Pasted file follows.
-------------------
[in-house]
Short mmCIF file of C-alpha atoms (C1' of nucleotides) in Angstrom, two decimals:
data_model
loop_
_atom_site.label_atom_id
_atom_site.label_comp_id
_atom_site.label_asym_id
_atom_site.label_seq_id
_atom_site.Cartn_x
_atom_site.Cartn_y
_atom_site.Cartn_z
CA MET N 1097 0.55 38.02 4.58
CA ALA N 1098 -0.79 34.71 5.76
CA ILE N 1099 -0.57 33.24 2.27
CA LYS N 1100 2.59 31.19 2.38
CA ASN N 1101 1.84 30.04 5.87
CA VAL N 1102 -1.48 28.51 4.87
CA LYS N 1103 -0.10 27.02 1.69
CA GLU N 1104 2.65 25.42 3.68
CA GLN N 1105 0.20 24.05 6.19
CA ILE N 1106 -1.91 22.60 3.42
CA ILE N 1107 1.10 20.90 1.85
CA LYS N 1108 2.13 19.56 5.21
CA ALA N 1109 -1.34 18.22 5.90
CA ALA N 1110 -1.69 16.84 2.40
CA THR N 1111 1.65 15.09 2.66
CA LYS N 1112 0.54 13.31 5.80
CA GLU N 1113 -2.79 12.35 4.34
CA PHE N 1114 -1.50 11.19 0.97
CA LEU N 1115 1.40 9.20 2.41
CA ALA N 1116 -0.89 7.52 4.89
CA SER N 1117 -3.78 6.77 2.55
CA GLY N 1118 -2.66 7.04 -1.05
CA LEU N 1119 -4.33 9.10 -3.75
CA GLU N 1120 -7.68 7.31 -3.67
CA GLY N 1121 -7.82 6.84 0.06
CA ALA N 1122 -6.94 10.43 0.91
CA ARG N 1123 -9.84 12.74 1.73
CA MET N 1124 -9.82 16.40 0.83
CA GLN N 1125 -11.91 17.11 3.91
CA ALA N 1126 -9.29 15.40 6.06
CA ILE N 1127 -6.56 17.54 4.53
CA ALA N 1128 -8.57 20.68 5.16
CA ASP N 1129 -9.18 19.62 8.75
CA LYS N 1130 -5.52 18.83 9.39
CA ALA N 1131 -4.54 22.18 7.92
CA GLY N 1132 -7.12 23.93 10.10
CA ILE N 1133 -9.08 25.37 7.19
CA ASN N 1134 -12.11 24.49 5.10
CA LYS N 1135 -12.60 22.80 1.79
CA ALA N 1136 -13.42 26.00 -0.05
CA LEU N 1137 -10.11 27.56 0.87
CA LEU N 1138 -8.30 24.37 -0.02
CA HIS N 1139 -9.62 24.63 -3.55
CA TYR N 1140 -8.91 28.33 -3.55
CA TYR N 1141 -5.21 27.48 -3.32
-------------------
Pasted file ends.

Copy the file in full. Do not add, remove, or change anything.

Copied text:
[in-house]
Short mmCIF file of C-alpha atoms (C1' of nucleotides) in Angstrom, two decimals:
data_model
loop_
_atom_site.label_atom_id
_atom_site.label_comp_id
_atom_site.label_asym_id
_atom_site.label_seq_id
_atom_site.Cartn_x
_atom_site.Cartn_y
_atom_site.Cartn_z
CA MET N 1097 0.55 38.02 4.58
CA ALA N 1098 -0.79 34.71 5.76
CA ILE N 1099 -0.57 33.24 2.27
CA LYS N 1100 2.59 31.19 2.38
CA ASN N 1101 1.84 30.04 5.87
CA VAL N 1102 -1.48 28.51 4.87
CA LYS N 1103 -0.10 27.02 1.69
CA GLU N 1104 2.65 25.42 3.68
CA GLN N 1105 0.20 24.05 6.19
CA ILE N 1106 -1.91 22.60 3.42
CA ILE N 1107 1.10 20.90 1.85
CA LYS N 1108 2.13 19.56 5.21
CA ALA N 1109 -1.34 18.22 5.90
CA ALA N 1110 -1.69 16.84 2.40
CA THR N 1111 1.65 15.09 2.66
CA LYS N 1112 0.54 13.31 5.80
CA GLU N 1113 -2.79 12.35 4.34
CA PHE N 1114 -1.50 11.19 0.97
CA LEU N 1115 1.40 9.20 2.41
CA ALA N 1116 -0.89 7.52 4.89
CA SER N 1117 -3.78 6.77 2.55
CA GLY N 1118 -2.66 7.04 -1.05
CA LEU N 1119 -4.33 9.10 -3.75
CA GLU N 1120 -7.68 7.31 -3.67
CA GLY N 1121 -7.82 6.84 0.06
CA ALA N 1122 -6.94 10.43 0.91
CA ARG N 1123 -9.84 12.74 1.73
CA MET N 1124 -9.82 16.40 0.83
CA GLN N 1125 -11.91 17.11 3.91
CA ALA N 1126 -9.29 15.40 6.06
CA ILE N 1127 -6.56 17.54 4.53
CA ALA N 1128 -8.57 20.68 5.16
CA ASP N 1129 -9.18 19.62 8.75
CA LYS N 1130 -5.52 18.83 9.39
CA ALA N 1131 -4.54 22.18 7.92
CA GLY N 1132 -7.12 23.93 10.10
CA ILE N 1133 -9.08 25.37 7.19
CA ASN N 1134 -12.11 24.49 5.10
CA LYS N 1135 -12.60 22.80 1.79
CA ALA N 1136 -13.42 26.00 -0.05
CA LEU N 1137 -10.11 27.56 0.87
CA LEU N 1138 -8.30 24.37 -0.02
CA HIS N 1139 -9.62 24.63 -3.55
CA TYR N 1140 -8.91 28.33 -3.55
CA TYR N 1141 -5.21 27.48 -3.32